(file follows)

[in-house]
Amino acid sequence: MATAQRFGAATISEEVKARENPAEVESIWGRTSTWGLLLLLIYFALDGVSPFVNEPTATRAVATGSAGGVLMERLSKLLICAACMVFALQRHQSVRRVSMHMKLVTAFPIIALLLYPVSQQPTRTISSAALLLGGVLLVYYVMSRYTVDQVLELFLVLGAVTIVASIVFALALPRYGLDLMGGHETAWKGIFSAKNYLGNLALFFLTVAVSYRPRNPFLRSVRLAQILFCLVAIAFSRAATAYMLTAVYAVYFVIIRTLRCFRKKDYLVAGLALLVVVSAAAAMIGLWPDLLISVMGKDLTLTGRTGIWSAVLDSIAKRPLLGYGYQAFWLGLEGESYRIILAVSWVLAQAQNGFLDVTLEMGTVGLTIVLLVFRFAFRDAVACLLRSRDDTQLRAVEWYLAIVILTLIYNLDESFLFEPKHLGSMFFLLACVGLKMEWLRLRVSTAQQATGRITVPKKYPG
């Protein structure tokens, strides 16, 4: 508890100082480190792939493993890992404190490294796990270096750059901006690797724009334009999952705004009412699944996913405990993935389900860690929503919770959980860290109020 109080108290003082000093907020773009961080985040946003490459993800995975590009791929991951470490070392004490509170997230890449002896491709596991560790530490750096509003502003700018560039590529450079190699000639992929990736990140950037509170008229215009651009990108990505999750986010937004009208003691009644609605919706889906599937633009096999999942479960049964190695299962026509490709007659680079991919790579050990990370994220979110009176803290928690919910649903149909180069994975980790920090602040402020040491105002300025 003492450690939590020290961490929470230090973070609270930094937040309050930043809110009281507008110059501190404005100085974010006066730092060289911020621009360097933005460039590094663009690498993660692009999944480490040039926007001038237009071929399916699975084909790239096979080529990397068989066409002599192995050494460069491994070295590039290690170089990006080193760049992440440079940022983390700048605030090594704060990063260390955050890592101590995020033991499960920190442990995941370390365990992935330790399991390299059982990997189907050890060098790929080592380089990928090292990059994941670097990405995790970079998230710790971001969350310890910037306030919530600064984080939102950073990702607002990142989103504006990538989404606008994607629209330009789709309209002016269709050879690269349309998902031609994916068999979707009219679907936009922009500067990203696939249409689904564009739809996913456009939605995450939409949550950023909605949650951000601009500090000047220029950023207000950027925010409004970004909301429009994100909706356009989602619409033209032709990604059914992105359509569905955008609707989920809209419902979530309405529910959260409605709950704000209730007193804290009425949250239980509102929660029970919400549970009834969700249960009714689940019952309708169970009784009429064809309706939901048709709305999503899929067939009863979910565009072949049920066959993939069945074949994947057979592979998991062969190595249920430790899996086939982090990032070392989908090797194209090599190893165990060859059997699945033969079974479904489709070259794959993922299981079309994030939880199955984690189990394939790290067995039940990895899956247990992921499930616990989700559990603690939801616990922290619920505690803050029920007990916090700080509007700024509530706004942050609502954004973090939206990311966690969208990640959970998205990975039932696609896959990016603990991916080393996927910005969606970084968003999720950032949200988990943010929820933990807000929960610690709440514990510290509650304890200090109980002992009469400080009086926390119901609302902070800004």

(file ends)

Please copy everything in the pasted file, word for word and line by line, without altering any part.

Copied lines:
[in-house]
Amino acid sequence: MATAQRFGAATISEEVKARENPAEVESIWGRTSTWGLLLLLIYFALDGVSPFVNEPTATRAVATGSAGGVLMERLSKLLICAACMVFALQRHQSVRRVSMHMKLVTAFPIIALLLYPVSQQPTRTISSAALLLGGVLLVYYVMSRYTVDQVLELFLVLGAVTIVASIVFALALPRYGLDLMGGHETAWKGIFSAKNYLGNLALFFLTVAVSYRPRNPFLRSVRLAQILFCLVAIAFSRAATAYMLTAVYAVYFVIIRTLRCFRKKDYLVAGLALLVVVSAAAAMIGLWPDLLISVMGKDLTLTGRTGIWSAVLDSIAKRPLLGYGYQAFWLGLEGESYRIILAVSWVLAQAQNGFLDVTLEMGTVGLTIVLLVFRFAFRDAVACLLRSRDDTQLRAVEWYLAIVILTLIYNLDESFLFEPKHLGSMFFLLACVGLKMEWLRLRVSTAQQATGRITVPKKYPG
């Protein structure tokens, strides 16, 4: 508890100082480190792939493993890992404190490294796990270096750059901006690797724009334009999952705004009412699944996913405990993935389900860690929503919770959980860290109020 109080108290003082000093907020773009961080985040946003490459993800995975590009791929991951470490070392004490509170997230890449002896491709596991560790530490750096509003502003700018560039590529450079190699000639992929990736990140950037509170008229215009651009990108990505999750986010937004009208003691009644609605919706889906599937633009096999999942479960049964190695299962026509490709007659680079991919790579050990990370994220979110009176803290928690919910649903149909180069994975980790920090602040402020040491105002300025 003492450690939590020290961490929470230090973070609270930094937040309050930043809110009281507008110059501190404005100085974010006066730092060289911020621009360097933005460039590094663009690498993660692009999944480490040039926007001038237009071929399916699975084909790239096979080529990397068989066409002599192995050494460069491994070295590039290690170089990006080193760049992440440079940022983390700048605030090594704060990063260390955050890592101590995020033991499960920190442990995941370390365990992935330790399991390299059982990997189907050890060098790929080592380089990928090292990059994941670097990405995790970079998230710790971001969350310890910037306030919530600064984080939102950073990702607002990142989103504006990538989404606008994607629209330009789709309209002016269709050879690269349309998902031609994916068999979707009219679907936009922009500067990203696939249409689904564009739809996913456009939605995450939409949550950023909605949650951000601009500090000047220029950023207000950027925010409004970004909301429009994100909706356009989602619409033209032709990604059914992105359509569905955008609707989920809209419902979530309405529910959260409605709950704000209730007193804290009425949250239980509102929660029970919400549970009834969700249960009714689940019952309708169970009784009429064809309706939901048709709305999503899929067939009863979910565009072949049920066959993939069945074949994947057979592979998991062969190595249920430790899996086939982090990032070392989908090797194209090599190893165990060859059997699945033969079974479904489709070259794959993922299981079309994030939880199955984690189990394939790290067995039940990895899956247990992921499930616990989700559990603690939801616990922290619920505690803050029920007990916090700080509007700024509530706004942050609502954004973090939206990311966690969208990640959970998205990975039932696609896959990016603990991916080393996927910005969606970084968003999720950032949200988990943010929820933990807000929960610690709440514990510290509650304890200090109980002992009469400080009086926390119901609302902070800004």